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Instructional Development Archives - MSM, LLC
Oct 192011
 

Instructional Design: Converting a Face to Face Course to an eLearning Format

 Instructional Design: By Christopher Pappas, efront learning, 10/18/2011
Tom McDonald’s Comments:
The goal in any learning initiative is to individually transfer critical learning and adaptive reasoning skills in the shortest time possible.
Instructional design is key to learning transfer. The right learning/educational technology is also key to learning transfer.
Learning research validates that the optimum individual outcomes happen in a personalized, one-to-one, learning environment. The best attempts at personalization, (accelerated learning methodologies), can traditionally be added into the content/delivery, or true personalization can be integrated into the learning technology, individualizing each participants learning experience.
Tom
instructional design

Joan T. Cook raised an interesting question at the Instructional Design and eLearning Professionals’ Group “How would you go about converting a face to face course to an eLearning format?” Several professionals in the Learning industry want to convert their f2f courses into an eLearning format. However, several of them do the same mistake again and again. They believe that by simply moving their content such as PowerPoint presentations, videos, audios, and documents to a Learning Management System that they have converted their face to face courses to an eLearning format. In my opinion, they have convert their traditional courses to an electronic format.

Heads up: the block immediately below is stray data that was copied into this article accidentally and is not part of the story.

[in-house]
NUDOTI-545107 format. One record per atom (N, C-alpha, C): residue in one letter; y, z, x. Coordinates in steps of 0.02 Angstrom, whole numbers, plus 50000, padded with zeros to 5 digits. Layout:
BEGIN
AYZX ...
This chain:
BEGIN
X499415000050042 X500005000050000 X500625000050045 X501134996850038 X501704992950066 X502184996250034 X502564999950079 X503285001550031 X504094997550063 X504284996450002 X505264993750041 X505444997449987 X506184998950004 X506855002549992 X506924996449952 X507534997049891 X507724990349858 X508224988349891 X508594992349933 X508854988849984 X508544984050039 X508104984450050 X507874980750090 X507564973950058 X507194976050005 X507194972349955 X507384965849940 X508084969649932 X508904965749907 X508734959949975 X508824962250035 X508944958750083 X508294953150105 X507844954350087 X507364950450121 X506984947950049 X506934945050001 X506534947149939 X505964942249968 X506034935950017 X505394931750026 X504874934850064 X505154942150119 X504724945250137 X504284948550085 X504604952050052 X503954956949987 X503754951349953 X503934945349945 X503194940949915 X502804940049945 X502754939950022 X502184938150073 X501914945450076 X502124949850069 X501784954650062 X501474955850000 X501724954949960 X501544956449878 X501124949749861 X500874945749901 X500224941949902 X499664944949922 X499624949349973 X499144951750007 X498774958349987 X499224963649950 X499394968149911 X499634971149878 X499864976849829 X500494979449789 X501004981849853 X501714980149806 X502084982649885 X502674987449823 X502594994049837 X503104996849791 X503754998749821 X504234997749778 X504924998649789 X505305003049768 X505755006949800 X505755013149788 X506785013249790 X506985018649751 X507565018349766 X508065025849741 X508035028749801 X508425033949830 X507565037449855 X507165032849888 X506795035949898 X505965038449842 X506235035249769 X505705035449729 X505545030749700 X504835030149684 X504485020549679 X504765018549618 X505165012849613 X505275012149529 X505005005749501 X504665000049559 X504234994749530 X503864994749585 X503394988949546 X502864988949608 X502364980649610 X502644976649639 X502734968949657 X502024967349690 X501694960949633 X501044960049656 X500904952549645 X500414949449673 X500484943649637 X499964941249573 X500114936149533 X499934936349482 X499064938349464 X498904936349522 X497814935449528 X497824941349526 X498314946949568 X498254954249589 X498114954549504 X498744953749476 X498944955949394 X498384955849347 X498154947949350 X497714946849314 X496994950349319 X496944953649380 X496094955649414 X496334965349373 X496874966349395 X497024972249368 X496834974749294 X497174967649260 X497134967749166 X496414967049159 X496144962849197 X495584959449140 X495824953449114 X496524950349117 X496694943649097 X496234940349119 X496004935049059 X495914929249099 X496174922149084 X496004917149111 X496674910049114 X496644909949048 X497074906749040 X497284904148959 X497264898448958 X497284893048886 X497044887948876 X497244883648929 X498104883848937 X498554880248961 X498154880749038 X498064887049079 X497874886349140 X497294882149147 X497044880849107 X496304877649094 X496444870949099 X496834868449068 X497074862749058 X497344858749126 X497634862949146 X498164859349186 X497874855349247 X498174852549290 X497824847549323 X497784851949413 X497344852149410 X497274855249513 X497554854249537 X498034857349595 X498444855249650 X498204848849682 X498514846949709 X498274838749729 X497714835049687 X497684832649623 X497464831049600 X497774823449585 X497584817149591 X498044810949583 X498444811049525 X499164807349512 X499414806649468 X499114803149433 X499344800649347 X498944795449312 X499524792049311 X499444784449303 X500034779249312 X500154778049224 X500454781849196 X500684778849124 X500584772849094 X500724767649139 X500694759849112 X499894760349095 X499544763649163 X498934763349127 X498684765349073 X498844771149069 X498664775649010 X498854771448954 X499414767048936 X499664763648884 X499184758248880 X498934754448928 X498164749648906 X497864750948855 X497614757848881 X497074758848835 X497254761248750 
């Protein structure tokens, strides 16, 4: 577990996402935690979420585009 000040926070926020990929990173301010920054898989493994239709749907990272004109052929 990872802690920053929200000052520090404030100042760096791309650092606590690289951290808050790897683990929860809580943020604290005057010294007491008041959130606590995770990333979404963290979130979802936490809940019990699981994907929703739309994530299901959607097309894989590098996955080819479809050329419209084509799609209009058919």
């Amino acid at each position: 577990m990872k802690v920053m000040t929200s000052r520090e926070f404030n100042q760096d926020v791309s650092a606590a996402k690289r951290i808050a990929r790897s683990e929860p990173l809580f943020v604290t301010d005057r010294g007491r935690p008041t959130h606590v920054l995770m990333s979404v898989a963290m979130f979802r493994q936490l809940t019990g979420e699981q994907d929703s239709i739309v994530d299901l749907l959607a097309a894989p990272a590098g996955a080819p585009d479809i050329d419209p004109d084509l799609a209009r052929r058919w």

In this post I will present you the TOP 5 tips to Convert your Traditional Course into an eLearning format.

During my MBA program at BGSU I remember Dr. Garcia saying “Cash is the King”. In our case you should always remember that “Content is the KING!!!”. As a result, I assume that in your f2f course you use the most amazing content.

So here are my Top 5 Tips that you will help you convert your traditional course into an eLearning format:

1) Identify the eLearning Course Format
A f2f course can be converted in the following three eLearning formats.

  1. Asynchronous Learning: Learning in which interaction between instructors and students occurs intermittently with a time delay. Examples are self-paced courses taken via the Internet, Q&A mentoring, online discussion groups, and email. A primary area of investment in corporate eLearning development is asynchronous learning. As opposed to traditional instructor-led training or even distance learning that centers on teleconferencing and online presentations, asynchronous eLearning occurs in an environment where a single learner interacts directly with content via a technology system, maximizing flexibility in timing and access for the learner by allowing learner control of pace, schedule, and location.
  2. Synchronous Learning: A real-time, instructor-led online learning event in which all participants are logged on at the same time and communicate directly with each other. In this virtual classroom setting, the instructor maintains control of the class, with the ability to “call on” participants. In most platforms, students and teachers can use a whiteboard to see work in progress and share knowledge. Interaction may also occur via audio- or videoconferencing, Internet telephony, or two-way live broadcasts. Commonly supported by media such as videoconferencing and chat, has the potential to support e-learners in the development of learning communities. Learners and teachers experience synchronous eLearning as more social and avoid frustration by asking and answering questions in real time. Synchronous sessions help e-learners feel like participants rather than isolates